I know what you’re thinking – why put yourself through it?
The reason I decided to sign up for 5 distance runs in 2016 was firstly, to give myself a physical challenge and a reason to push myself, and secondly, to raise money for eating disorder charity Beat.
I did my first ever 10k last September and thoroughly enjoyed it, and knew I wanted to sign up for more in 2016, but wondered how I could make something more of it. Lining up 5 distance runs in 6 months and making it a mega challenge that I could be sponsored for just seemed like a great idea, and I’m so glad I did it.
I’ve now completed all my 1oks, which included races in St Helen’s, the Great Manchester Run, Leeds, Salford, and the Women’s Running Manchester 10k.
As pretty much a running novice, I wasn’t really sure what I was getting in for – but I’ve learned a lot along the way. So, for anyone out there thinking of taking part in some long distance running, I thought it would help for me to share my top tips and want I’ve learned about pushing yourself to the edge physically.
You need good trainers
Until I decided to embark on this series of five 10ks, I’d been exercising in some ancient, bright pink, bargain bin Nike trainers that I got years ago.
When I decided to step up my distance running game, I knew I’d need to invest in some better shoes to help see me through the runs.
A good pair of trainers really makes all the difference – my old pair used to consistently rub and produce huge blisters as well as pain all the way through the run, and if you’re busy thinking about your shoes being uncomfortable, you’re not dedicating all your mental ability to getting through the race.
You want there to be the least amount of obstacles present between you and the finish line, and a quality pair of trainers is part of that.
After a bit of shopping around, I went for the Adidas Ultra Boost, and got a slightly discounted price from online retailer Wiggle. These are eye-wateringly expensive for someone who’s never invested in quality trainers before, but they really were worth the money.
They’re made mostly from fabric meaning they mold completely to your feet and from my experience, that means no rubbing, anywhere. The big bubbly sole also makes you feel like you’re walking on air when you put them on, and the trainers overall are super light.
Unfortunately, maybe 3 months ago, the insole in the right shoe came off almost completely, so I now have to be careful when putting them on. It doesn’t make too much difference when running, but I’ve noticed they can become uncomfortable now when I play netball. And, the fabric on the toes of the right shoe has also now developed a hole! So, I’m not sure how long they have left (and I would expect a long lifespan thanks to how much I paid for them) but I can’t deny how instrumental they’ve been in my training and helping me get to those finish lines.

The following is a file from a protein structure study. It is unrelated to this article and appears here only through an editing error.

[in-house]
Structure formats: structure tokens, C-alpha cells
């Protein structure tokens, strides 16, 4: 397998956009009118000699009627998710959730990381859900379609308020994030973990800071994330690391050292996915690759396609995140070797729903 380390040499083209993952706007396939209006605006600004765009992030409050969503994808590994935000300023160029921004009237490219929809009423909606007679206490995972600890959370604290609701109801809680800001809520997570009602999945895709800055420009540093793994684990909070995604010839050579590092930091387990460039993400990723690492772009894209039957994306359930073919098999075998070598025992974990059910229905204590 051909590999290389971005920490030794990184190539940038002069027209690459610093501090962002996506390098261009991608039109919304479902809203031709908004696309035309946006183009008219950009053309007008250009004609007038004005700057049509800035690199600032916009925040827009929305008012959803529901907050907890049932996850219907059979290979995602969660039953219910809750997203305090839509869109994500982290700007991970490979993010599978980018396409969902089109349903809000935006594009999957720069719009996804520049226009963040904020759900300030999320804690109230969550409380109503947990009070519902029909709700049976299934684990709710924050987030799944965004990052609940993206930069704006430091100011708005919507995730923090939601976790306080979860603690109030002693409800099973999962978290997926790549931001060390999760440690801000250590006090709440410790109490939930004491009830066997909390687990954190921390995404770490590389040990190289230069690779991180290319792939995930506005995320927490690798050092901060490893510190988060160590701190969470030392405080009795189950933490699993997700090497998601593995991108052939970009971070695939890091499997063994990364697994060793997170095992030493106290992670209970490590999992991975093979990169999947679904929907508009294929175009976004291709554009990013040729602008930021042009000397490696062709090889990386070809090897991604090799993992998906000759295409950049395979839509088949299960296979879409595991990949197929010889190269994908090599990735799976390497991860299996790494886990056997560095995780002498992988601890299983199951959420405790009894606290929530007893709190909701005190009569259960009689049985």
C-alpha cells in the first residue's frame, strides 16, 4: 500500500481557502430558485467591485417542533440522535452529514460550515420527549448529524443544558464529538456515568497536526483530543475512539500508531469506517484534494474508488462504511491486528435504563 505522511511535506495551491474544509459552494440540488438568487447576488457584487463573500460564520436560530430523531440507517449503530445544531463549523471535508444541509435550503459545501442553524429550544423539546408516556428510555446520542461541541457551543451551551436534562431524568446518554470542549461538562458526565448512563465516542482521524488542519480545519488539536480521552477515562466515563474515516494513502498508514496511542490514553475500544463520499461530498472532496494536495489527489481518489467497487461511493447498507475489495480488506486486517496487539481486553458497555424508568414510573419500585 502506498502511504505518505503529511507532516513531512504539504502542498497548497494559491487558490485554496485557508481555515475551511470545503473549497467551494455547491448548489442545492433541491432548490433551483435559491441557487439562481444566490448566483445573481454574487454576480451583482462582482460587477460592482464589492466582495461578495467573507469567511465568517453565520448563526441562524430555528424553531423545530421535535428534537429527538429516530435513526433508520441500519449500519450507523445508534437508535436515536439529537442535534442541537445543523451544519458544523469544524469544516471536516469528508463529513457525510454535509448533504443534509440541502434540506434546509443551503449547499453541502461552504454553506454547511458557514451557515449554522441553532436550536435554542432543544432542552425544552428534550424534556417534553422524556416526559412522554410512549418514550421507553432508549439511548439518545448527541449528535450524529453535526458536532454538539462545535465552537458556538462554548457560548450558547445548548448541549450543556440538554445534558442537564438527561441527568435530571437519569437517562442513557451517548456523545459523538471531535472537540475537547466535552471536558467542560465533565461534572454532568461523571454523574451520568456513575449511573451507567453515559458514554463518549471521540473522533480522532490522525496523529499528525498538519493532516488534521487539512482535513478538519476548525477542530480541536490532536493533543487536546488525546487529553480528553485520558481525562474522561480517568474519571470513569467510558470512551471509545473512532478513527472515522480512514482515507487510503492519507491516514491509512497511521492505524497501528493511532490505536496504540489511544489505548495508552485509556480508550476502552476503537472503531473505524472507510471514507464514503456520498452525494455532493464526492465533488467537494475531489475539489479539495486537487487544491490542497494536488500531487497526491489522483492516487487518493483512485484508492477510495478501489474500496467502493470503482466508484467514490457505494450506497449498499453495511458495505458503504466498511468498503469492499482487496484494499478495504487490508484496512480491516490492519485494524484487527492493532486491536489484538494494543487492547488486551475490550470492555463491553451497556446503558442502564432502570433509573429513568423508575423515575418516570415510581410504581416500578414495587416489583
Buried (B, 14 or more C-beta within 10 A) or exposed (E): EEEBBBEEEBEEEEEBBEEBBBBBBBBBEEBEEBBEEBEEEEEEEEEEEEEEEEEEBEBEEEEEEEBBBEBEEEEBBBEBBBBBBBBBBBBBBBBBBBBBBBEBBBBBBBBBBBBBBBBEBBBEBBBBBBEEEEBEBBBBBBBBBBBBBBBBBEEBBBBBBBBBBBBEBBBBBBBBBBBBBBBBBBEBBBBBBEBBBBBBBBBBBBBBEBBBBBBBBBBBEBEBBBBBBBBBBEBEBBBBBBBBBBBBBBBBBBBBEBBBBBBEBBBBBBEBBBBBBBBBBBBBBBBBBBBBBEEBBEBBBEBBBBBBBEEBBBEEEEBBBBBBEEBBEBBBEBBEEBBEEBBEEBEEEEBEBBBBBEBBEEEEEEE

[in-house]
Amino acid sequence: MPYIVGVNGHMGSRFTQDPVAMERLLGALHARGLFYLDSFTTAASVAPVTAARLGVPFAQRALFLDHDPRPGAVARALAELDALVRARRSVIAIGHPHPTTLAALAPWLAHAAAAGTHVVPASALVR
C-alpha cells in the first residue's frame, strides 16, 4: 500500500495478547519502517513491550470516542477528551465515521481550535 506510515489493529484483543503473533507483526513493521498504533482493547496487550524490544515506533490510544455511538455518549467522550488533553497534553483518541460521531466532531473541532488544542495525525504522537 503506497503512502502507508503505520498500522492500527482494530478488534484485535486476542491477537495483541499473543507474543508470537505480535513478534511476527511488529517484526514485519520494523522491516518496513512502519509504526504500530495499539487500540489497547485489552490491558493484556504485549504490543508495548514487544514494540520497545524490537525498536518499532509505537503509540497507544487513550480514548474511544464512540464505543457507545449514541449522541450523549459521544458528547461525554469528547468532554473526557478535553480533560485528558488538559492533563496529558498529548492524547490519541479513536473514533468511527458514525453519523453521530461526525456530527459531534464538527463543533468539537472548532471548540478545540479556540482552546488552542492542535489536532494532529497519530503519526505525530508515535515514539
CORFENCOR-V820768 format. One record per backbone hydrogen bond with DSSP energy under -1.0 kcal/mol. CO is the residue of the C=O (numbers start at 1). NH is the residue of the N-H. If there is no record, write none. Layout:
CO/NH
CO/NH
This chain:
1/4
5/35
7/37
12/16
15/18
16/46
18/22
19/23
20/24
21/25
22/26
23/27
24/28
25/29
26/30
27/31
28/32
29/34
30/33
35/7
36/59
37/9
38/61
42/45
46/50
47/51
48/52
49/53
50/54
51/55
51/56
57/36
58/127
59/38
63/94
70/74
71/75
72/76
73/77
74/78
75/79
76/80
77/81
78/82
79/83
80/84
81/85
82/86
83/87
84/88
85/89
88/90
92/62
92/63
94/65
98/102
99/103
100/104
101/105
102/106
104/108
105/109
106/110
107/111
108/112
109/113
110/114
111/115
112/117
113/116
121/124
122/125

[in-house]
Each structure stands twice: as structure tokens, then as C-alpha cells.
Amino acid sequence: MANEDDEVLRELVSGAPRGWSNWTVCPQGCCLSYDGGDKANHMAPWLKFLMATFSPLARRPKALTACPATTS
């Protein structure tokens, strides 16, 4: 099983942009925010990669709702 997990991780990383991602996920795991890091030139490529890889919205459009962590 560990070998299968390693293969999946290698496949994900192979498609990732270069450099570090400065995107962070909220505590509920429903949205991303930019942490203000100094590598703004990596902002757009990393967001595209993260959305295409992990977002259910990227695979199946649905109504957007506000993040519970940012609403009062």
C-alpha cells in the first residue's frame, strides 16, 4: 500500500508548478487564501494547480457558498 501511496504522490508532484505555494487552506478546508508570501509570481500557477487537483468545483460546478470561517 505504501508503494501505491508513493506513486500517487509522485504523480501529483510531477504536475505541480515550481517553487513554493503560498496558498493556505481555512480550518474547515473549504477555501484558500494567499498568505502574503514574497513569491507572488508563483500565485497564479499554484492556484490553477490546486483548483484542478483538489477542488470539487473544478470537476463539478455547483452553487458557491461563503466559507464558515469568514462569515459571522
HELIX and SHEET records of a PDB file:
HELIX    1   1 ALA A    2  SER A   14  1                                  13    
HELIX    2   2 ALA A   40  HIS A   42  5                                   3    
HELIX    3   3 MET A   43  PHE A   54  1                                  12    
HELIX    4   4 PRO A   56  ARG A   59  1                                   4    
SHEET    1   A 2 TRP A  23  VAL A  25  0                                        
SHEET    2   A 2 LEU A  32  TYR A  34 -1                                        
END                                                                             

The course can make a difference
Being very much a beginner in distance running, I didn’t think to research into the kinds of course that made up each of the races I’d signed up for – just the thought of getting through 10km seemed hard enough?
But I know now that the way the course is laid out can have a huge impact on your stamina, your race time and your enjoyment of the run.
St Helen’s has to be my least enjoyable run of the year – the course involved running up the single biggest hill I have ever seen in my life (almost), running round a park at the top, then coming back down. Of course, coming down the hill wasn’t too bad, but trying to get up almost killed me.
Leeds wasn’t my fave either, as it essentially consisted of running down one huge long road for 5k, and then running back up it. There’s something about seeing how far you have to run in a straight line in front of you that makes it all the more daunting, and knowing you have to run all the way back makes it worse.
My most enjoyed course was the City of Salford 10K – it features lots of turns and you get to run round all the different landmarks of Media City, Salford Quays and Old Trafford. Plus, with that one being the closest to where I live, I kinda knew my way about a bit more.
The Women’s Running 10k in Wythenshawe Park was fun too. Because there was a 5k going on at the same time, you had to run one lap of the park for the 5k, and two laps for the 10k. This meant that you got to see what time you were on at 5k, and also that you already knew what was coming the second time round, making the run easier and the time go much faster.
It can get expensive
Entering yourself to do a 10k isn’t cheap, but I can understand why. There’s a lot that goes into each day, from the tents at the start/finish line, to the goodie bags and medal at the end, and all the marshals and staff that have to be there to guide you round.